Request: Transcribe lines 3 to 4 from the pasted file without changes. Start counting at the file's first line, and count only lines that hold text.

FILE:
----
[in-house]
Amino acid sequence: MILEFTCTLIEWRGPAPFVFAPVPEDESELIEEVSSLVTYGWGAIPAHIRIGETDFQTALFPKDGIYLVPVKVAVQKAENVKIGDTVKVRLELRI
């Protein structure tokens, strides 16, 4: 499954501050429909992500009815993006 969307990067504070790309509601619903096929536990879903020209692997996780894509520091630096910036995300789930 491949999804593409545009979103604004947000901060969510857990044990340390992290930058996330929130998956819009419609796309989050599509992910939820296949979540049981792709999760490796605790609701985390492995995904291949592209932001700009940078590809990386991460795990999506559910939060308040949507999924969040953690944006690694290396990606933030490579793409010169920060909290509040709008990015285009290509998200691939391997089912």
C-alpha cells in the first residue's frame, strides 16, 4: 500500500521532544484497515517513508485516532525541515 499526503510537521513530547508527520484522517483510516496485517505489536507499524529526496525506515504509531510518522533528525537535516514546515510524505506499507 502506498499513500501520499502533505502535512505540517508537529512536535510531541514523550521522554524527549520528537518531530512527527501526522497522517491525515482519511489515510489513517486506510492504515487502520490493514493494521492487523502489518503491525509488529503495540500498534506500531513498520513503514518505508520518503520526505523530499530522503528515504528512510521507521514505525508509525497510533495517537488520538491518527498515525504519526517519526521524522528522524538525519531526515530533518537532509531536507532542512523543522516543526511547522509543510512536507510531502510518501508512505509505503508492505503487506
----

């Protein structure tokens, strides 16, 4: 499954501050429909992500009815993006 969307990067504070790309509601619903096929536990879903020209692997996780894509520091630096910036995300789930 491949999804593409545009979103604004947000901060969510857990044990340390992290930058996330929130998956819009419609796309989050599509992910939820296949979540049981792709999760490796605790609701985390492995995904291949592209932001700009940078590809990386991460795990999506559910939060308040949507999924969040953690944006690694290396990606933030490579793409010169920060909290509040709008990015285009290509998200691939391997089912």
C-alpha cells in the first residue's frame, strides 16, 4: 500500500521532544484497515517513508485516532525541515 499526503510537521513530547508527520484522517483510516496485517505489536507499524529526496525506515504509531510518522533528525537535516514546515510524505506499507 502506498499513500501520499502533505502535512505540517508537529512536535510531541514523550521522554524527549520528537518531530512527527501526522497522517491525515482519511489515510489513517486506510492504515487502520490493514493494521492487523502489518503491525509488529503495540500498534506500531513498520513503514518505508520518503520526505523530499530522503528515504528512510521507521514505525508509525497510533495517537488520538491518527498515525504519526517519526521524522528522524538525519531526515530533518537532509531536507532542512523543522516543526511547522509543510512536507510531502510518501508512505509505503508492505503487506